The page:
History may be dry and boring at times. I’ll admit to almost falling asleep a time or two in class (almost being the key word there). But, I also believe it’s important. It’s good to know the facts, so we can tell where we started in order to understand where we are now and where we are headed. This applies to almost anything, including photography. To make this an easier read, I’ll try to condense as much as I can about photography’s history. Afterall, the title is A BRIEF History of Photography with extra emphasis on “brief”.
It all started with Niépce who produced the first successful photo in 1826. It was a view of the courtyard from an upper window at his country estate. The exposure time took about eight hours, which is why we can see the sun lighting both sides of the building.
The daguerreotype was produced about 10 years later by Daguerre (you can tell he was super creative by his originality in naming it…). The daguerreotype lessened exposure time dramatically to only 30 minutes. However, the results were not permanent when the print was exposed to light. It took him three years to figure out the solution which ended up being table salt. The salt dissolved the unexposed silver iodide.
The french government then bought Daguerre’s process and made it “free to the world.” However, because of the lengthy exposure, portraiture was still not possible. Experimentations begun in Europe and the United States. In Vienna, Petzval developed a portrait lens that was about 20 times faster, and Voigtländer reduced its size to make it transportable. It was around 1840 that exposure time was reduced even more and varied between 1 and 3 minutes. Within the mid-1800’s, photography societies were being formed and popularity of considering photography as an aesthetic medium rose.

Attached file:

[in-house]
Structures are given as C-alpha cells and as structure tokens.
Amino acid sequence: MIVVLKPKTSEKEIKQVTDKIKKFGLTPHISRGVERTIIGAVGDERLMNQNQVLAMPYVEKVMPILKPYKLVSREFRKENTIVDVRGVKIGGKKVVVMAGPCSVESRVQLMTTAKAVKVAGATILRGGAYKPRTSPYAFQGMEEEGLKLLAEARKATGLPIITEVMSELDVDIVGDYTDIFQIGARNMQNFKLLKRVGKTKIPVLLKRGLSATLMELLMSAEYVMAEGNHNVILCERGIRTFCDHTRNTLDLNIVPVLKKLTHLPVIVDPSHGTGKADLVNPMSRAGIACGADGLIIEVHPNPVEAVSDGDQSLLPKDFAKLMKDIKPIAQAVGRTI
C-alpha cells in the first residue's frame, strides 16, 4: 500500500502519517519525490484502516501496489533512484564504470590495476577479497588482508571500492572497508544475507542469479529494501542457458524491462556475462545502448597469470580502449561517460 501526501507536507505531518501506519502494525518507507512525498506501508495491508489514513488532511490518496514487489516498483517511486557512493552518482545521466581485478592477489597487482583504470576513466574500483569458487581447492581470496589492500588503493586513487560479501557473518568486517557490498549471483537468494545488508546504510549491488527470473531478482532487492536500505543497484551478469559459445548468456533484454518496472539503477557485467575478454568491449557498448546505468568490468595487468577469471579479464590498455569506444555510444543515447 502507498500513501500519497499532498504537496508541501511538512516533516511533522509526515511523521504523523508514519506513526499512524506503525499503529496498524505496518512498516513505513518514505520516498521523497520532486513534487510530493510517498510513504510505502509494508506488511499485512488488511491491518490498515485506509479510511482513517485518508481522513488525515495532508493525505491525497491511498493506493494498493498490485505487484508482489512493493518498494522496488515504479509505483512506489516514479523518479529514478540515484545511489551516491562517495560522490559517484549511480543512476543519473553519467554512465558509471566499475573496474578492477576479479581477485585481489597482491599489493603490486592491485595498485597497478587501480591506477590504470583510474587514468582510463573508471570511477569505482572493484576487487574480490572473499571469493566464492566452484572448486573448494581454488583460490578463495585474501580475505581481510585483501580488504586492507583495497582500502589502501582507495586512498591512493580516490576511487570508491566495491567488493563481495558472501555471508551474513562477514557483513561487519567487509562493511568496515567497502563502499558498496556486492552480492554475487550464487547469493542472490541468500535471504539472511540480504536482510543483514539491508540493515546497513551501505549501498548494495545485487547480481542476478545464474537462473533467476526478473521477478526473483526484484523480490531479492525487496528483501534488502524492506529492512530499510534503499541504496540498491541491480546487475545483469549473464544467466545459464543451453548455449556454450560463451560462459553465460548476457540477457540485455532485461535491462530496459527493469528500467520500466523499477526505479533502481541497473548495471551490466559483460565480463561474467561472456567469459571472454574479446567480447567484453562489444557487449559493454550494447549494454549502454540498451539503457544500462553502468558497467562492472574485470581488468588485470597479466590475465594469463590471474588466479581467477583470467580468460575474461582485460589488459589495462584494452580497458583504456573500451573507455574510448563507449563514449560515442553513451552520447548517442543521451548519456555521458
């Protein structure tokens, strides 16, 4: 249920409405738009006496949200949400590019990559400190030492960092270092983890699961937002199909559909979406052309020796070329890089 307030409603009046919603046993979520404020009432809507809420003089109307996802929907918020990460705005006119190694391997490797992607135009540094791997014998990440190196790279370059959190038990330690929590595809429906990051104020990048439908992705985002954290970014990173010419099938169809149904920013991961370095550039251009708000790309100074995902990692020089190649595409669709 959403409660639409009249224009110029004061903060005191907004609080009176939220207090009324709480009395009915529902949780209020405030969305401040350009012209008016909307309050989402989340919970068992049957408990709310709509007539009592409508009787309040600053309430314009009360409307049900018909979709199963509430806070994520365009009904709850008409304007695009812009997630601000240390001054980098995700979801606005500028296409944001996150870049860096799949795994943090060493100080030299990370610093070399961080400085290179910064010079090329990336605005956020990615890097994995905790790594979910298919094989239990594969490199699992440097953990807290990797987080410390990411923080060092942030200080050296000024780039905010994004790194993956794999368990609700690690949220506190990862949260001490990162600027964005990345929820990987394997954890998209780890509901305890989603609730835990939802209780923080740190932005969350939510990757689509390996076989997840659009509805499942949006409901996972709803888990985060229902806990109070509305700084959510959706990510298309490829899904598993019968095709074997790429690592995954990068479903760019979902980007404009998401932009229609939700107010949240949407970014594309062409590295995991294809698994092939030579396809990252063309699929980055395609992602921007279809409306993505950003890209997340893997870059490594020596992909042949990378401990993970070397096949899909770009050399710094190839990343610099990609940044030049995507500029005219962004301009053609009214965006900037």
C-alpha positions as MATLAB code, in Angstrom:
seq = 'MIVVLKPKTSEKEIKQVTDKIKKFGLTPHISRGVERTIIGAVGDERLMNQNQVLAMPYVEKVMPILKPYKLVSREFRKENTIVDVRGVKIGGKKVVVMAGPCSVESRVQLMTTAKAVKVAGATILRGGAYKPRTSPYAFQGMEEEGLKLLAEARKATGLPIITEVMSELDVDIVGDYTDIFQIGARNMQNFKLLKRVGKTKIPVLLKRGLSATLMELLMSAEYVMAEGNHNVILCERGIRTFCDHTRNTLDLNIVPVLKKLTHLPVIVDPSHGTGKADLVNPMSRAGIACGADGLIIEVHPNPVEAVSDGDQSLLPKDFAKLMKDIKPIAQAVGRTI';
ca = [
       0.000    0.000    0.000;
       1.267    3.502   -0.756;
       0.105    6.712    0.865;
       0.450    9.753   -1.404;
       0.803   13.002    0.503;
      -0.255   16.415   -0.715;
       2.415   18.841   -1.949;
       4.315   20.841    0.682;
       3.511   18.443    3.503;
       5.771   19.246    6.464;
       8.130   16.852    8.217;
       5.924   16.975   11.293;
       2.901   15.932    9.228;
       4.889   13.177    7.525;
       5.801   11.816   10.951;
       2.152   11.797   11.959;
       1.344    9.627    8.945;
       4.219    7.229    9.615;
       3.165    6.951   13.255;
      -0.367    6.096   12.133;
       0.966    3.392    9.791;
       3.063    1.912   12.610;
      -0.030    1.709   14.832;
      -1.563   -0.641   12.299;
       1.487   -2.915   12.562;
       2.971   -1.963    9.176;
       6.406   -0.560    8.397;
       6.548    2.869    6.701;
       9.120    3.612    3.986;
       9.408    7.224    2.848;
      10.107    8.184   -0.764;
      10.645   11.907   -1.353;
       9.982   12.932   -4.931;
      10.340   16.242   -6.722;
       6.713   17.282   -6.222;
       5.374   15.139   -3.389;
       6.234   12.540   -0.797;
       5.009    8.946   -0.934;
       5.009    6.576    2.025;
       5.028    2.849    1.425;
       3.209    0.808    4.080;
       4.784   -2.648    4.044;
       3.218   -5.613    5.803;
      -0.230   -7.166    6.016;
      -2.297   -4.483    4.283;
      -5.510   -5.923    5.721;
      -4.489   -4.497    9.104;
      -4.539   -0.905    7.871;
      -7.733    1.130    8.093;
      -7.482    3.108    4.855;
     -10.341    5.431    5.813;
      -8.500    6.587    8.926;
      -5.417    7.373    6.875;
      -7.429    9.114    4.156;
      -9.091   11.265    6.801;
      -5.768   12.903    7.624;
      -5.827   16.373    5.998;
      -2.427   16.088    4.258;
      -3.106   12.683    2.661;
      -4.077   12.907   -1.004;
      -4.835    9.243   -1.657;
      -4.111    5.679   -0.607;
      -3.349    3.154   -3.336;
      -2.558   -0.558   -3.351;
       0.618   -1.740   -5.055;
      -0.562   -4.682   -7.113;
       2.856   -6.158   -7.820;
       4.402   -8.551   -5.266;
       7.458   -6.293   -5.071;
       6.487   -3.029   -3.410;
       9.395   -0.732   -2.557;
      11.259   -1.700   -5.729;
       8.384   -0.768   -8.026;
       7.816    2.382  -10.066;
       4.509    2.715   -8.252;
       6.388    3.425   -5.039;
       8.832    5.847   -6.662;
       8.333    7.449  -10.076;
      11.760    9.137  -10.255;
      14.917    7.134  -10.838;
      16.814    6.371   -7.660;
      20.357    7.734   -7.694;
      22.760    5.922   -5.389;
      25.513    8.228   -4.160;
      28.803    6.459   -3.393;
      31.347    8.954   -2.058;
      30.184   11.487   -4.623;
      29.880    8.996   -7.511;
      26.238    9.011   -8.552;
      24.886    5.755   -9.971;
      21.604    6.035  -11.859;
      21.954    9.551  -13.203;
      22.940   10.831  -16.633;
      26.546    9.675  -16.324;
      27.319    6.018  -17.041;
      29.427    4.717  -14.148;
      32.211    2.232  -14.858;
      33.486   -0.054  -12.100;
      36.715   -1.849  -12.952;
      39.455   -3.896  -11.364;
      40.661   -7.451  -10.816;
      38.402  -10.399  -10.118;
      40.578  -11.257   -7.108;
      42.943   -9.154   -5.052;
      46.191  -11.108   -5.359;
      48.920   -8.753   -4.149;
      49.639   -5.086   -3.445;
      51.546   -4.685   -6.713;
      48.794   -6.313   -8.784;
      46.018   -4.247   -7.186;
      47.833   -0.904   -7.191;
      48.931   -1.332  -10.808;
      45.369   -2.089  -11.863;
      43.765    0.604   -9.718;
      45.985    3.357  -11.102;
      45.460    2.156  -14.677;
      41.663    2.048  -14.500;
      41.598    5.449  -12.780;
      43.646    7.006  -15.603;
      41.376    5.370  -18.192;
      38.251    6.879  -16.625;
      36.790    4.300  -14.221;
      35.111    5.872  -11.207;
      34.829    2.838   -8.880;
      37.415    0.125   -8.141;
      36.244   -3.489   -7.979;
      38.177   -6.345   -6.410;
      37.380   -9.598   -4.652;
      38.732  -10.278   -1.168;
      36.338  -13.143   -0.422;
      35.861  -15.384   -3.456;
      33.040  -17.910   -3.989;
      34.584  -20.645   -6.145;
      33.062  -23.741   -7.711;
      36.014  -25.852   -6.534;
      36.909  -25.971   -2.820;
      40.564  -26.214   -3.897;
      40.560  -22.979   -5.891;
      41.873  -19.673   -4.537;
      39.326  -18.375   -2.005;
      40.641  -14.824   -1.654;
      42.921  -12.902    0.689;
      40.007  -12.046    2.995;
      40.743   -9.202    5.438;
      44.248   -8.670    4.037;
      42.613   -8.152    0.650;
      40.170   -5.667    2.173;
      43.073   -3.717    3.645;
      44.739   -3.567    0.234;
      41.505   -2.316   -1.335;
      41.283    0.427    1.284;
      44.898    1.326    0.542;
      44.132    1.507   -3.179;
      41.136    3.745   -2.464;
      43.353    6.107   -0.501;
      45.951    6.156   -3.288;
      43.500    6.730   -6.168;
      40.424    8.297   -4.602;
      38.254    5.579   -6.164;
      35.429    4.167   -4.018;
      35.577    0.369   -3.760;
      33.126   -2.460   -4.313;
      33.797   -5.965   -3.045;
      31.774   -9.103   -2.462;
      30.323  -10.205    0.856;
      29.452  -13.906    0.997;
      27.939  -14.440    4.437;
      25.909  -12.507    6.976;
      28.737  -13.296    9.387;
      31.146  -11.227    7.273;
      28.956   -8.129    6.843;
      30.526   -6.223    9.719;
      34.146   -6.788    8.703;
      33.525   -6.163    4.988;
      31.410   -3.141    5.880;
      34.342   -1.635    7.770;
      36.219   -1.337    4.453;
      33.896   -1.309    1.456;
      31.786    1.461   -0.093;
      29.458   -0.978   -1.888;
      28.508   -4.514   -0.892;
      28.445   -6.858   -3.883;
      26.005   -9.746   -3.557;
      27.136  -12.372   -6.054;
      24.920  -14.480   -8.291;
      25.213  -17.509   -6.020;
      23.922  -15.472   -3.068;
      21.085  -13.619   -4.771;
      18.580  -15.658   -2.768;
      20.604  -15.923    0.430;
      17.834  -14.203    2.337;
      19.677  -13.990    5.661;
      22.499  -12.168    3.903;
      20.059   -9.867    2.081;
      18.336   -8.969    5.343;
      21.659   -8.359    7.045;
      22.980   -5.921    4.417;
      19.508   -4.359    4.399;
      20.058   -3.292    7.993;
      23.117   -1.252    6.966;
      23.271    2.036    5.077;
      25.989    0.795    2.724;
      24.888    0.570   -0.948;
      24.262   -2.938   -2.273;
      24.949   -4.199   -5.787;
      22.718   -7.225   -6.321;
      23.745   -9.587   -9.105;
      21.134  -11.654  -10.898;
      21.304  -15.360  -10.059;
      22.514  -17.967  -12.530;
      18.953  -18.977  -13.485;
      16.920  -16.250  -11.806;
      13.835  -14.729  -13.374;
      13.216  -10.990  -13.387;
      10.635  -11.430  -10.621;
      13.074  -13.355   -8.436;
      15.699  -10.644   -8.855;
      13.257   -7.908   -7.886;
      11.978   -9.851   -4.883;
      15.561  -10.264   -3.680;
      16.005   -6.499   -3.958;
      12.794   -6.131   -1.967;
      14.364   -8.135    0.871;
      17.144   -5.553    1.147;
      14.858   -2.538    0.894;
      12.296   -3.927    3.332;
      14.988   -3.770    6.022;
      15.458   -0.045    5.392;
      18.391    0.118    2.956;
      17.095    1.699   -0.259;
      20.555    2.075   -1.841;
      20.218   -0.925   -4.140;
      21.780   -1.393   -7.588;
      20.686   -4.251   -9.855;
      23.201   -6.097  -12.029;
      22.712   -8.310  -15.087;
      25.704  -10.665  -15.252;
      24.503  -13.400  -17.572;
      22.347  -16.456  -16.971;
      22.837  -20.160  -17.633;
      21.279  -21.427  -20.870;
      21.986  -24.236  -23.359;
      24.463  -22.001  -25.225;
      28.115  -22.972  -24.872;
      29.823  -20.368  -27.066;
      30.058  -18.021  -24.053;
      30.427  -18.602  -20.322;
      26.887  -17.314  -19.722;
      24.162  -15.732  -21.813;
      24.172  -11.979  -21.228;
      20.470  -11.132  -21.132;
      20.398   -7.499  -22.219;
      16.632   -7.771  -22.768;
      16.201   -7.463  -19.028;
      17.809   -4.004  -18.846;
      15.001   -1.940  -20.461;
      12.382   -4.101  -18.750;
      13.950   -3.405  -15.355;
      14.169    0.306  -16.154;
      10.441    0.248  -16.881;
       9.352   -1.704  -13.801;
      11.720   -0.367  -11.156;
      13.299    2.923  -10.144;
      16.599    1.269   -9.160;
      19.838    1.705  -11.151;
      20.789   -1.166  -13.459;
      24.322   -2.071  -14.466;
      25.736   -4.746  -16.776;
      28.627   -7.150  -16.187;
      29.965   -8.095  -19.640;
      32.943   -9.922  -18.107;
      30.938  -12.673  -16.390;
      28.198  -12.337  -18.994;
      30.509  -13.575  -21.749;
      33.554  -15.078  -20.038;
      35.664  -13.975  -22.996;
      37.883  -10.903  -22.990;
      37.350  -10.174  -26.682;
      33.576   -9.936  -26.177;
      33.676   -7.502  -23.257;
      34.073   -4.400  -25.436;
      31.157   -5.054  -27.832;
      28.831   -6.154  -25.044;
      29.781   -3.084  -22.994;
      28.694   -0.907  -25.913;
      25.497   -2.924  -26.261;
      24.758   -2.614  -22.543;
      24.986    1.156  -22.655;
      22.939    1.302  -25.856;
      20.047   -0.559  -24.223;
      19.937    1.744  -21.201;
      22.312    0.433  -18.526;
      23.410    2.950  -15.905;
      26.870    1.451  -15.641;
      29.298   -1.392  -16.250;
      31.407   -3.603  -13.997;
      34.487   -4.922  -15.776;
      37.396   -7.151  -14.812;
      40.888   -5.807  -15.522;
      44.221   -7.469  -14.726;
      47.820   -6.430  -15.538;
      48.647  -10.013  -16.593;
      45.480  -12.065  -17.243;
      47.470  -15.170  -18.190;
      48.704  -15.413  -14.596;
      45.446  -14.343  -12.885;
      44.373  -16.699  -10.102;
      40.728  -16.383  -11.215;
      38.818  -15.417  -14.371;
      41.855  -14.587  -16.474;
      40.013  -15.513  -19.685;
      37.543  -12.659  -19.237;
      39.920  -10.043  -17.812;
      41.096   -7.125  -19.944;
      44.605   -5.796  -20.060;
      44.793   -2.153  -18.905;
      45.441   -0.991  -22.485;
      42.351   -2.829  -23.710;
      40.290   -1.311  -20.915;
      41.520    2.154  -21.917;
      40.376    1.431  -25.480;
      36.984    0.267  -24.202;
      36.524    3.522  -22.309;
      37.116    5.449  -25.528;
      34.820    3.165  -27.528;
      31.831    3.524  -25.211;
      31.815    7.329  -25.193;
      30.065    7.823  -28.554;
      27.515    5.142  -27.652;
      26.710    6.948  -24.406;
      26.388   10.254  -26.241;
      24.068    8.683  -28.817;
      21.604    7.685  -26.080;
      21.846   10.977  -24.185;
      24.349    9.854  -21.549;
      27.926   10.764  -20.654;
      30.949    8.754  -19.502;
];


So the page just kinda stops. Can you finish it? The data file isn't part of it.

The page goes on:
Fast forwarding through other developments and into the 20th century, photographers moved from wanting to make their photos look like paintings to make them look more like photographs (who knew they would want photographs to actually look like photographs?!). Landscapes became widely popular, like Ansel Adams and his specialty in capturing areas in the western wilderness such as Yosemite National Park. Likewise, experimental approaches, documentary photography, and photojournalism were also on the rise. It was also in the early 1900’s that color photography was introduced by Auguste and Louis Lumière.
While this most certainly isn’t all there is on photography’s history, you can check out a more in depth history here. There is also a section on contemporary photography that is a cool read.
This is my final post so thank you all who have stuck with me till the end.
I bid you ado.